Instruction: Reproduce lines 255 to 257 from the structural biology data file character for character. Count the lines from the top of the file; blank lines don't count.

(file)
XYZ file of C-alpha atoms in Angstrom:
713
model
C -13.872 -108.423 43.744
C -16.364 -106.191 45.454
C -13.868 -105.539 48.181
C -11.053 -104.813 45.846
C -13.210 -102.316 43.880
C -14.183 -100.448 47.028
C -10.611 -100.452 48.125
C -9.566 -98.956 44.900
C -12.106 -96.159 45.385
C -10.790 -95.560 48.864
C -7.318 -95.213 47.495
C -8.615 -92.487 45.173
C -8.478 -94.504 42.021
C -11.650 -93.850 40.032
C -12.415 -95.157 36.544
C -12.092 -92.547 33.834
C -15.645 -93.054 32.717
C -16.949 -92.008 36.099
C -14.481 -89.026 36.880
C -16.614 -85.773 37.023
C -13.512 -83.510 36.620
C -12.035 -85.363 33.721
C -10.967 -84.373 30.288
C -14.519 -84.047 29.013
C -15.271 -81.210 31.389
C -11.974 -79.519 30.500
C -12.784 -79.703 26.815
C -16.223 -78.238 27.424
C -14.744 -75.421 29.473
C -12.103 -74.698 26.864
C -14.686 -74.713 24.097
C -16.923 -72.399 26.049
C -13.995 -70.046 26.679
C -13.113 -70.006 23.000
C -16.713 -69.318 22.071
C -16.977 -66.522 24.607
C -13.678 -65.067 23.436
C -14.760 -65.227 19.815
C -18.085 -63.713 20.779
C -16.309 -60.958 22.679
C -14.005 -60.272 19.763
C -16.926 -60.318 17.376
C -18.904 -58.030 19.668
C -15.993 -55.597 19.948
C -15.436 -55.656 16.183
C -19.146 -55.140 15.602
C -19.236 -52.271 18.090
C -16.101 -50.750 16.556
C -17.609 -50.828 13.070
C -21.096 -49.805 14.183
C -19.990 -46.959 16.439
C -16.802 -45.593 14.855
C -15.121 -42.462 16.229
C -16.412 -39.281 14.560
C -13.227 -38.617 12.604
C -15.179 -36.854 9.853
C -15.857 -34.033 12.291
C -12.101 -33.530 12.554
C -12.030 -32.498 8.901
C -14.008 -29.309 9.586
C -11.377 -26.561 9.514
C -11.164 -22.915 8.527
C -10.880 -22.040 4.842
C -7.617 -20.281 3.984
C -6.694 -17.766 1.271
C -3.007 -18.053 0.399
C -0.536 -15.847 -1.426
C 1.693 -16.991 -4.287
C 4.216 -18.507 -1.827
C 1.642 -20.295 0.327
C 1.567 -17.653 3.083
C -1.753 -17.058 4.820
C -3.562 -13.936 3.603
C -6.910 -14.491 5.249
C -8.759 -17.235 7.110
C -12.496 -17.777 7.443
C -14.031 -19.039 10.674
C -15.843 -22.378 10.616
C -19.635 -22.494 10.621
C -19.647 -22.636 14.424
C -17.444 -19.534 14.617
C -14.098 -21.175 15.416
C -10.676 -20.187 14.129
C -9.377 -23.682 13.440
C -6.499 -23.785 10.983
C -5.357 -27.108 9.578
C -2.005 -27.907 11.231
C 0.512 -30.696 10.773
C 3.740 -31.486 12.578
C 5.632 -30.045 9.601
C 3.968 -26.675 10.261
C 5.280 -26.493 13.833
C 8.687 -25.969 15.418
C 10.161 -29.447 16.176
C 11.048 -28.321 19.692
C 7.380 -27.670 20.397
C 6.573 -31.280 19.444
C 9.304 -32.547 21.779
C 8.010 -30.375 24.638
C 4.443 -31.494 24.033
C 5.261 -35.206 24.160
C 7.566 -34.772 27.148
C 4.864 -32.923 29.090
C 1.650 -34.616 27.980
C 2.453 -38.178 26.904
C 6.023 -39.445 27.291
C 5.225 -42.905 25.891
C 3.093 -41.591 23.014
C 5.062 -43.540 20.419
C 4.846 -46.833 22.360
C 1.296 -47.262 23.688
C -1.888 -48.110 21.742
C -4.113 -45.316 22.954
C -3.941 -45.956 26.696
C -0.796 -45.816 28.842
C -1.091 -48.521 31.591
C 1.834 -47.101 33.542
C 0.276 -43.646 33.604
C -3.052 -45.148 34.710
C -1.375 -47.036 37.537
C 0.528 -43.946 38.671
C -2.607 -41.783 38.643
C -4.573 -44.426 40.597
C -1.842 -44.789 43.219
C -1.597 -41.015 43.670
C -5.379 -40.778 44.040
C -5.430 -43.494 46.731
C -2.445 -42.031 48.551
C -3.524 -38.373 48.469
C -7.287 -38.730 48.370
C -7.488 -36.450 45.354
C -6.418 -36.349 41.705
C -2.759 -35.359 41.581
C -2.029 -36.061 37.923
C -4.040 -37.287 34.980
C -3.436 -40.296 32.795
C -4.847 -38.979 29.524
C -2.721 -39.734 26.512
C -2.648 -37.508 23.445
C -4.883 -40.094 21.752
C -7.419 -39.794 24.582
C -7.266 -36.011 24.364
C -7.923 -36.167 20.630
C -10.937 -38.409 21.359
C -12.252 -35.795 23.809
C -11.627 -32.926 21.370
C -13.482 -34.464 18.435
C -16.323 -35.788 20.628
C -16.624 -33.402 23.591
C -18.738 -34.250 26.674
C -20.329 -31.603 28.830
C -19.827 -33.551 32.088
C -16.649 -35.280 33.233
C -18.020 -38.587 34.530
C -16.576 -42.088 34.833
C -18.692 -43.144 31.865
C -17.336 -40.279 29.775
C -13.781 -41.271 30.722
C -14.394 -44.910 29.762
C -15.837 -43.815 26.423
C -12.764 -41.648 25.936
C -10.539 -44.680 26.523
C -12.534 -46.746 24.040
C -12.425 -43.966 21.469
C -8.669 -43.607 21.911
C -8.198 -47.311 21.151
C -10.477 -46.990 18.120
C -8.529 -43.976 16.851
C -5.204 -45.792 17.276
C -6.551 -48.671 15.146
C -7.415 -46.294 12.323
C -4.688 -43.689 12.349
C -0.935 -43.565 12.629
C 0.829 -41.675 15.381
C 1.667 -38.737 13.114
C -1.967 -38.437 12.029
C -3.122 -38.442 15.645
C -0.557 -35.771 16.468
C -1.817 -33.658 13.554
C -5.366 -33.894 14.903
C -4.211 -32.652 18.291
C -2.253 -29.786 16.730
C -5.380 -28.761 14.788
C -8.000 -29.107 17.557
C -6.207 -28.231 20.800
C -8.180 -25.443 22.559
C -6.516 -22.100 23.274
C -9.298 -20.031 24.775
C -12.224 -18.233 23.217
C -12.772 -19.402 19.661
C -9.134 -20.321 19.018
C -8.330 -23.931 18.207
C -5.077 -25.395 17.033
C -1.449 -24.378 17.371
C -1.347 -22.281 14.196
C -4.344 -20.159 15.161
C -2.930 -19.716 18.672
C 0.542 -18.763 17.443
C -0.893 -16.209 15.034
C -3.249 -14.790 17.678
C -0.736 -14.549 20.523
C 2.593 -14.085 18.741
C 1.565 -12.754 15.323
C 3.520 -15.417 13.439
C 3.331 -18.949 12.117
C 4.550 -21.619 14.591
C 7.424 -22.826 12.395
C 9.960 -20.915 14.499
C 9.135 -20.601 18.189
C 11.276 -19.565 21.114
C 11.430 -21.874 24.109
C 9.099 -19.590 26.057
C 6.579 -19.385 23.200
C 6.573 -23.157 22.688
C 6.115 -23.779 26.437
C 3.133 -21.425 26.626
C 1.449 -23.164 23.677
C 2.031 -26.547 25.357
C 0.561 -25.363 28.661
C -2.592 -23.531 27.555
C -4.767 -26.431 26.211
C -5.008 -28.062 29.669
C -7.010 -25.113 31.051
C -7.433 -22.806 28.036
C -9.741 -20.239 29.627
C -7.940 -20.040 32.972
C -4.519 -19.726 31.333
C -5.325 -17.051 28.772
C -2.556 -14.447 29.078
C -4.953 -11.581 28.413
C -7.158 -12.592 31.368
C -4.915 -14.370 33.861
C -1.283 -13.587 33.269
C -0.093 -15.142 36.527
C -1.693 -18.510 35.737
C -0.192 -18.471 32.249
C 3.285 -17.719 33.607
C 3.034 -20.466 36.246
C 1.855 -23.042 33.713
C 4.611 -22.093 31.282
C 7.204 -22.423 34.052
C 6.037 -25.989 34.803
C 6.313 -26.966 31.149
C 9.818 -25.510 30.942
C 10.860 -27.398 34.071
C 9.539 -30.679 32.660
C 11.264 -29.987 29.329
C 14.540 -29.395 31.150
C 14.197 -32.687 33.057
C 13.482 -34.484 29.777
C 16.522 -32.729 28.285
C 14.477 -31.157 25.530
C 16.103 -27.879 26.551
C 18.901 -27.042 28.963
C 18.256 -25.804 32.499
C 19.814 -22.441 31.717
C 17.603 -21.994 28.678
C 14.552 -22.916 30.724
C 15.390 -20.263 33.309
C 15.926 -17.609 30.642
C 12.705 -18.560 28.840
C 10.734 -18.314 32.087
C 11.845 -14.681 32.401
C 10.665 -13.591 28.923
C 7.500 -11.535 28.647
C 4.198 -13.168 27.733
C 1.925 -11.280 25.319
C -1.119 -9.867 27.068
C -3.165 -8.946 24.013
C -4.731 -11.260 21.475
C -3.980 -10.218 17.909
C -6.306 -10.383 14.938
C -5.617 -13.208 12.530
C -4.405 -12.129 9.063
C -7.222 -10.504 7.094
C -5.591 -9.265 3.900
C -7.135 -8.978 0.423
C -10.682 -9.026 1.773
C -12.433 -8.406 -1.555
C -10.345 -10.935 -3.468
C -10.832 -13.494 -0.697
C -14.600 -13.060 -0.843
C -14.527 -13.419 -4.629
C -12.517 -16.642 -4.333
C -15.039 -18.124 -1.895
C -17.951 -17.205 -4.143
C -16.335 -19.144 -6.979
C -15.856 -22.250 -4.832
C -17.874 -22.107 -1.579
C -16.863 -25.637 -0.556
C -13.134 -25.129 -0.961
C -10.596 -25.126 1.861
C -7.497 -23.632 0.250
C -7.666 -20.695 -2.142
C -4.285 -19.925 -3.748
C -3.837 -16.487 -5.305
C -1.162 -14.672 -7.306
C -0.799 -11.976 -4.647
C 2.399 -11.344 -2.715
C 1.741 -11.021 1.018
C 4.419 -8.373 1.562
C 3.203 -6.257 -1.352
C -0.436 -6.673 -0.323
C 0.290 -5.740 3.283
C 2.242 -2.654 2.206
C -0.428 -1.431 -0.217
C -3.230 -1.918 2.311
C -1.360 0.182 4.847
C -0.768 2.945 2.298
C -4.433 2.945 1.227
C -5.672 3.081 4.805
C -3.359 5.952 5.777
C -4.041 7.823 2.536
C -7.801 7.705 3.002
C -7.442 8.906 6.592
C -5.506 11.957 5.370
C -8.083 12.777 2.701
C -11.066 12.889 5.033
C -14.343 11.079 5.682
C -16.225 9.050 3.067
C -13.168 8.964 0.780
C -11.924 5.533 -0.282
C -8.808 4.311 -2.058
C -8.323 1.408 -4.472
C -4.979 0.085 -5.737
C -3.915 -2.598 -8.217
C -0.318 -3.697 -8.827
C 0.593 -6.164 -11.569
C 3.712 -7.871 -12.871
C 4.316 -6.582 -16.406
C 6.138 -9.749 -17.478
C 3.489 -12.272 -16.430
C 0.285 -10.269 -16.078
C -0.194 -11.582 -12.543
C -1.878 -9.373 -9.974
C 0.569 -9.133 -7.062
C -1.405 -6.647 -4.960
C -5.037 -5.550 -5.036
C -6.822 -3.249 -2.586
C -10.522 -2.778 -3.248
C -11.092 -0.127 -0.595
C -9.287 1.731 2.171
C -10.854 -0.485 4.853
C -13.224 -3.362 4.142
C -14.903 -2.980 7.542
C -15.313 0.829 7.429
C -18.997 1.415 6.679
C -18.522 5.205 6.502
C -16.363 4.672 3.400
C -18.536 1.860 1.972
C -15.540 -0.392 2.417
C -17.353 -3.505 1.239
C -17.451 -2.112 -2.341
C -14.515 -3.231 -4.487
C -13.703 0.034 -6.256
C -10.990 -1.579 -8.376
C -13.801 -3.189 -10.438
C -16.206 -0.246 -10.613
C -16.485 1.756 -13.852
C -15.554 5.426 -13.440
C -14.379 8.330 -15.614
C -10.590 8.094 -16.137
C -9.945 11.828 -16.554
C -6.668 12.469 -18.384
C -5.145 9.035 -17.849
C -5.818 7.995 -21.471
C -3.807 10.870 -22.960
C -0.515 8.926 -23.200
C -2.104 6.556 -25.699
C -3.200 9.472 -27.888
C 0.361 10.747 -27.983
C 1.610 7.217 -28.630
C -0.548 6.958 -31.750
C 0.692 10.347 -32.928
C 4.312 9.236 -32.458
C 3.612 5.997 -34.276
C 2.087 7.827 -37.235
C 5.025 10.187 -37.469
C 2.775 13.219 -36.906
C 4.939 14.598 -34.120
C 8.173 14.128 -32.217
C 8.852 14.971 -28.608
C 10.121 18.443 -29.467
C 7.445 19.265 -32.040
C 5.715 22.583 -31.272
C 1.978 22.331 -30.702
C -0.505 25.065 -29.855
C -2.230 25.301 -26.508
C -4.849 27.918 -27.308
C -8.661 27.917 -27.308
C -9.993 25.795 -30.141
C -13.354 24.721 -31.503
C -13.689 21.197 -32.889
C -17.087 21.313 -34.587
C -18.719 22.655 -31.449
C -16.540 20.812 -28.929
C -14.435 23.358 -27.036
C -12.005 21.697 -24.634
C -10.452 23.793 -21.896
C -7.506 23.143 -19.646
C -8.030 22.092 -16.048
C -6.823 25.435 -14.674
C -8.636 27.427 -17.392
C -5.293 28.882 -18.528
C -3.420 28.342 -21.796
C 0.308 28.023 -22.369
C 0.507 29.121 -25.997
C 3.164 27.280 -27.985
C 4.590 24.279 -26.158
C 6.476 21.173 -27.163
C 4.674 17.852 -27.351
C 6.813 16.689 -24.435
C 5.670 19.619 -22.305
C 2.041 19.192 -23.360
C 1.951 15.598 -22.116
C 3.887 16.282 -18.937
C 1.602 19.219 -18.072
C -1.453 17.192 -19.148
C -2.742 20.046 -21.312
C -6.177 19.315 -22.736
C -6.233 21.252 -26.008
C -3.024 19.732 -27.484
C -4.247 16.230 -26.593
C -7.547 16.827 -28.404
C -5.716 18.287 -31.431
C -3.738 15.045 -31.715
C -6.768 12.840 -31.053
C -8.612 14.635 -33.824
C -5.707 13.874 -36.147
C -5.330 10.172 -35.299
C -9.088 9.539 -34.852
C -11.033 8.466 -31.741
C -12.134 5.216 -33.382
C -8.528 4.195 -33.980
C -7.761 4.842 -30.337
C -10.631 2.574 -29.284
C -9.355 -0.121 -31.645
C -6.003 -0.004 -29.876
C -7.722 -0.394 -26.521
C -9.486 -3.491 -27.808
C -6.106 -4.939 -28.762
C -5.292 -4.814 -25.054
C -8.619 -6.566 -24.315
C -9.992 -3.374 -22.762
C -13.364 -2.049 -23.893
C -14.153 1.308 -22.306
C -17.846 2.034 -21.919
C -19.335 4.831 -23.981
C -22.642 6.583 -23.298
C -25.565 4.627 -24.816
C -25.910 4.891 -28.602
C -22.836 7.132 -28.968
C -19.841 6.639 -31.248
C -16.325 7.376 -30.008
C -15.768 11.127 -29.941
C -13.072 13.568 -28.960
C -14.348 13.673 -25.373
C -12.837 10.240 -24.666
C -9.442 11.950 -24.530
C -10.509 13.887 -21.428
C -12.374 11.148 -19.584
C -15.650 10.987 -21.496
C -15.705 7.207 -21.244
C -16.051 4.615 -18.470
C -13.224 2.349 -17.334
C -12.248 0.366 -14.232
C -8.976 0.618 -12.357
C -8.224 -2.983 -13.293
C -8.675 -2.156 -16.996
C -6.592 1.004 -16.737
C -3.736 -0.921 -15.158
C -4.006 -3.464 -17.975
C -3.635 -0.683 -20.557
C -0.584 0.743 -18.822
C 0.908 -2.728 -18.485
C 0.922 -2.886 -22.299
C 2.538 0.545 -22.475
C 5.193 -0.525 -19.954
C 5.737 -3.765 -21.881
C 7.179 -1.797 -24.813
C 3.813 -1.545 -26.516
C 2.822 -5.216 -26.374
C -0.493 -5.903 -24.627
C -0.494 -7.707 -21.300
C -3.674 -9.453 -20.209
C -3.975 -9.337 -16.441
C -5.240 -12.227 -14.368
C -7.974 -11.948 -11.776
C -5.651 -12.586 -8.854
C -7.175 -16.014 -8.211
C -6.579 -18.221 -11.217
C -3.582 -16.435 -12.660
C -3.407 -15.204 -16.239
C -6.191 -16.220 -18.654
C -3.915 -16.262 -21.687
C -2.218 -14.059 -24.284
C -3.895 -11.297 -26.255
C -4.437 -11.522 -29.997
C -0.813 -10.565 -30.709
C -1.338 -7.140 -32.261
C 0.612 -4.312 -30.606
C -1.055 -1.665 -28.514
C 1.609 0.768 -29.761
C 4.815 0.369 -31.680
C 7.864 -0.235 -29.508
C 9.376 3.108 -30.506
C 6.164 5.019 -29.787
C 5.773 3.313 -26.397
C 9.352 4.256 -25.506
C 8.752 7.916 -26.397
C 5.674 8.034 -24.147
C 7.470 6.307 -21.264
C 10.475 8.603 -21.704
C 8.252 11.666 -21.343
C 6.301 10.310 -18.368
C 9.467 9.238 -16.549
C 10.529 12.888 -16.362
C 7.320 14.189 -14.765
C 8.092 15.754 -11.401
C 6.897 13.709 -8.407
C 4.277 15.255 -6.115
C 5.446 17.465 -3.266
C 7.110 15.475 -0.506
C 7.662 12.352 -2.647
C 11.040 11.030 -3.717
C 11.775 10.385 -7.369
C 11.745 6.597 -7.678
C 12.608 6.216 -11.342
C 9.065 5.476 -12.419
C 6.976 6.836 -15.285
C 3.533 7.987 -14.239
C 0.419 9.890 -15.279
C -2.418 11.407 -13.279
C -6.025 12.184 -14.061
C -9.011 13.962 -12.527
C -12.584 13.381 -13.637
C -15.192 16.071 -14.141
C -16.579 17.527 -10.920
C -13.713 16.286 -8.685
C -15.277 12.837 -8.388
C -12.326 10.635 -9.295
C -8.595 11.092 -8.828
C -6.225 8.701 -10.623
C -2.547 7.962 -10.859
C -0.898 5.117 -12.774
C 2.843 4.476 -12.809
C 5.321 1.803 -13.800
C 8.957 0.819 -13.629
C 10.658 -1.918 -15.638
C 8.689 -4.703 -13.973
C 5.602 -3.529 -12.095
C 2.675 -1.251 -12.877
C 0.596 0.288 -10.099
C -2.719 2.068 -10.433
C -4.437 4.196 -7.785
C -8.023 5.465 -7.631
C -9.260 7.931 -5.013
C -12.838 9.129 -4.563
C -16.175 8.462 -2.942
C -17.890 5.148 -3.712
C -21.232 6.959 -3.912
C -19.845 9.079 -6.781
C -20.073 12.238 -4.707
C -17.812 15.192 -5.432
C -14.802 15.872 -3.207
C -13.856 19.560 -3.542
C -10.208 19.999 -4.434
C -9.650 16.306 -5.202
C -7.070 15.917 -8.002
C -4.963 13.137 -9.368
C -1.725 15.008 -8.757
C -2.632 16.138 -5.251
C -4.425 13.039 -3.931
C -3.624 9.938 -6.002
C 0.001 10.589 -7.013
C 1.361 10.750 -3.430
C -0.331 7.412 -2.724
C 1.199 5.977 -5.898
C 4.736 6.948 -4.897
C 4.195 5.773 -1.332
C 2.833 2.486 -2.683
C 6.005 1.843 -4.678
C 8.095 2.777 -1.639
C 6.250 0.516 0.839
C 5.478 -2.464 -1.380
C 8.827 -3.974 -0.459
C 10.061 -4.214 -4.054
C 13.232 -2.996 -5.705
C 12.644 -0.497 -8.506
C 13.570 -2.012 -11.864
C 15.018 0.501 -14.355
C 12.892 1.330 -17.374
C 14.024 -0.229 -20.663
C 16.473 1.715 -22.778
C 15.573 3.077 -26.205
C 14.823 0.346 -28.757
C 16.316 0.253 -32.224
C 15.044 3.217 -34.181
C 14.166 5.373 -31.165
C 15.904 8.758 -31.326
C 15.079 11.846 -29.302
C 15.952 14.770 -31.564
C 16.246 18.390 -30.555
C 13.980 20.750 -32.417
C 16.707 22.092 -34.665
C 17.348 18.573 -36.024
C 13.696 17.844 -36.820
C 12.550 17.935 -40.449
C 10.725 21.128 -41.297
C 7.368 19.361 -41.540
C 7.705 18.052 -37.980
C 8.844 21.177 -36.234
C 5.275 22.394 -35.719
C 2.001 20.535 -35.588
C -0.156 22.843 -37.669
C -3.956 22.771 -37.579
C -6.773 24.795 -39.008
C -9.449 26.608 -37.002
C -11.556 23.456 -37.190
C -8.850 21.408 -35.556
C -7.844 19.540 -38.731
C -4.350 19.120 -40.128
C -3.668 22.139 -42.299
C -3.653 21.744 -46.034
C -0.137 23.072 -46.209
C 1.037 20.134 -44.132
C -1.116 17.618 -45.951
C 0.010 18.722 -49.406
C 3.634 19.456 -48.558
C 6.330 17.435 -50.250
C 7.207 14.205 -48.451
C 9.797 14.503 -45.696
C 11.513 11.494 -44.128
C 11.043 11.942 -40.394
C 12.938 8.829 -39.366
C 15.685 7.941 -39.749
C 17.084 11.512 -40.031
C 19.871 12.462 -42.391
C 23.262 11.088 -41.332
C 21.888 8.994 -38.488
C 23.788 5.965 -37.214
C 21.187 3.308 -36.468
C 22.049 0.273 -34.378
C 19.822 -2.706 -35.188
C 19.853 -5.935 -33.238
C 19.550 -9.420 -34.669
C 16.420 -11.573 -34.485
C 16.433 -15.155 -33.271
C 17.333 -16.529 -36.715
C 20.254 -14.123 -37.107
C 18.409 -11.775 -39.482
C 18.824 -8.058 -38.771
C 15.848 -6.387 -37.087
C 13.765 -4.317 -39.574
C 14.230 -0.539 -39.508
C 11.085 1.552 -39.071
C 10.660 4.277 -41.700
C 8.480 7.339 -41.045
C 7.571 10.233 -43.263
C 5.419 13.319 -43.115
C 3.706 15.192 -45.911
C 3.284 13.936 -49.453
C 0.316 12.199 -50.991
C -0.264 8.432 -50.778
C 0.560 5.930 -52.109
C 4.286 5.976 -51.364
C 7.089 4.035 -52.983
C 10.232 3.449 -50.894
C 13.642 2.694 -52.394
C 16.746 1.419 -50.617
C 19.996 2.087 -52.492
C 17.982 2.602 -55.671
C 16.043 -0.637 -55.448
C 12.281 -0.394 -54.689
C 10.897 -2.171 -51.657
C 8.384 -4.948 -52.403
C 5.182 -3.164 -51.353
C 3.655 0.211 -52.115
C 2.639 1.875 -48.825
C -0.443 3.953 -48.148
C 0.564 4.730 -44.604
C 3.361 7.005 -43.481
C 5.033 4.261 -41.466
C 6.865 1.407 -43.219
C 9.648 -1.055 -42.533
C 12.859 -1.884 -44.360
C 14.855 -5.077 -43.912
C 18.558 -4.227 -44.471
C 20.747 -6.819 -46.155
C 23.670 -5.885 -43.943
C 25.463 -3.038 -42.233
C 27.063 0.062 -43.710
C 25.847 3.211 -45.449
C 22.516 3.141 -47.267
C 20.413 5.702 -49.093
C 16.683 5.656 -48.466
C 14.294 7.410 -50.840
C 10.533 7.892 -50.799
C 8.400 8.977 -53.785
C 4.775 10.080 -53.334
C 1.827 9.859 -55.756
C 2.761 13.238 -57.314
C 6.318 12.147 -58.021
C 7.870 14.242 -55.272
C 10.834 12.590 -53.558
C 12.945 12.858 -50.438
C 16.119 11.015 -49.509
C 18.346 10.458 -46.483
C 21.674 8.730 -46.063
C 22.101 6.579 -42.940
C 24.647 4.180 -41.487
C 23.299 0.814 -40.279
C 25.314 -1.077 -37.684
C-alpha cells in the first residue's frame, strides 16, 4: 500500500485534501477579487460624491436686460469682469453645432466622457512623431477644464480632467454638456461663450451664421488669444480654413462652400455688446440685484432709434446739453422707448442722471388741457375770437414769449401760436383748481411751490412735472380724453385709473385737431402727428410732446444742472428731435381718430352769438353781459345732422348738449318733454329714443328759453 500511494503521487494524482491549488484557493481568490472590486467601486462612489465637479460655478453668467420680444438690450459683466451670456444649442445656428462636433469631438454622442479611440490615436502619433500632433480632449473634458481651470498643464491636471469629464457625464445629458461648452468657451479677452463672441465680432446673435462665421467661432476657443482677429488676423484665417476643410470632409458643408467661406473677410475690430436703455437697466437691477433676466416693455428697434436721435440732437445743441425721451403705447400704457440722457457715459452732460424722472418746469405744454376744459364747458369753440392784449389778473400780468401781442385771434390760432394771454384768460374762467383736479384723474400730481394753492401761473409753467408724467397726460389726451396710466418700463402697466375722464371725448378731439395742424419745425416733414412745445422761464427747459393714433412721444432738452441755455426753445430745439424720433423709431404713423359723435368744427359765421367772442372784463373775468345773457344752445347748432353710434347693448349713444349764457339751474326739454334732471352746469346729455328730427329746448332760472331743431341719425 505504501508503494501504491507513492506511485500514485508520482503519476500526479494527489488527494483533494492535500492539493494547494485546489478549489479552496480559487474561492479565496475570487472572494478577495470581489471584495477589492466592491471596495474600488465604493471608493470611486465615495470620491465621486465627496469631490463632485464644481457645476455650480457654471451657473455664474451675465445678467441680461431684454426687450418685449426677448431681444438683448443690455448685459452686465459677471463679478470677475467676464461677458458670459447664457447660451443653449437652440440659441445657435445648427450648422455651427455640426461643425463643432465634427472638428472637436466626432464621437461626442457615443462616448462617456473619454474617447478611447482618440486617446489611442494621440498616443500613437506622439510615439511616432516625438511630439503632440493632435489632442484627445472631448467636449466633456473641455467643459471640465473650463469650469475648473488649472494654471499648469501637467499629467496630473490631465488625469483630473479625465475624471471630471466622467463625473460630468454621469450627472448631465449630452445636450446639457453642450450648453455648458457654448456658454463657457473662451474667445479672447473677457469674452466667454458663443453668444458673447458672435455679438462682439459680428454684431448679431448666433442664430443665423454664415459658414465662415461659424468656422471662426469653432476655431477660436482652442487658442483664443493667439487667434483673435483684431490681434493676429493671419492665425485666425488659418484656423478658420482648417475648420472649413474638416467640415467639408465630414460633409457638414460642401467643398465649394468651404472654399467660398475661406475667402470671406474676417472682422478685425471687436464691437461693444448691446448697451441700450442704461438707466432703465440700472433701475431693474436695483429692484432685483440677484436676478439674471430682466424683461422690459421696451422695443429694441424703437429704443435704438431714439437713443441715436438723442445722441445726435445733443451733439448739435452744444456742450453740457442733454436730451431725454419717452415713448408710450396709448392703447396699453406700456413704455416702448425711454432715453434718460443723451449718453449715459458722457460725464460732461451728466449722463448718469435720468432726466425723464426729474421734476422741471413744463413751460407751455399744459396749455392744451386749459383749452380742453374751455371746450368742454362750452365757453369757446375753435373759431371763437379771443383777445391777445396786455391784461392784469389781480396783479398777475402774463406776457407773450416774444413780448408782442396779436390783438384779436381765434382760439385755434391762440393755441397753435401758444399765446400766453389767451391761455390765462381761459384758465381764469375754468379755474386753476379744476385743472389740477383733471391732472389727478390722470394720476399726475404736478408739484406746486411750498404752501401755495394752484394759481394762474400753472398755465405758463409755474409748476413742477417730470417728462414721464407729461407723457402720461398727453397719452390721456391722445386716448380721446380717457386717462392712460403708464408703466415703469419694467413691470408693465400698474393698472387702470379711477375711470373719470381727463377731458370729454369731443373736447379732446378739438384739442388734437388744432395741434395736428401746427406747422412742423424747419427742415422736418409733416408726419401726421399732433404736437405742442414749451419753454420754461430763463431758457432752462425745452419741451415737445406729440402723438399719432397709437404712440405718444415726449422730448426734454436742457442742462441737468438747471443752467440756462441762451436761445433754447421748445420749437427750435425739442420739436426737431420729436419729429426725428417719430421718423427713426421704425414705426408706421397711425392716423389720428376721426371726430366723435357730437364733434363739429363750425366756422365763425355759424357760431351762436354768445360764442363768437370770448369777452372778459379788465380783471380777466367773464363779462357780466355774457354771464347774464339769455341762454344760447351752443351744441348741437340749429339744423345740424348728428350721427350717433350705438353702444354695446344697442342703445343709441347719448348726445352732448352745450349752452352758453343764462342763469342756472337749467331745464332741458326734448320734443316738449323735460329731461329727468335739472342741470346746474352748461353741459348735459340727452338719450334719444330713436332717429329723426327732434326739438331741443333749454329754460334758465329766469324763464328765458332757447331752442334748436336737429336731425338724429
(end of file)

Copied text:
C 14.477 -31.157 25.530
C 16.103 -27.879 26.551
C 18.901 -27.042 28.963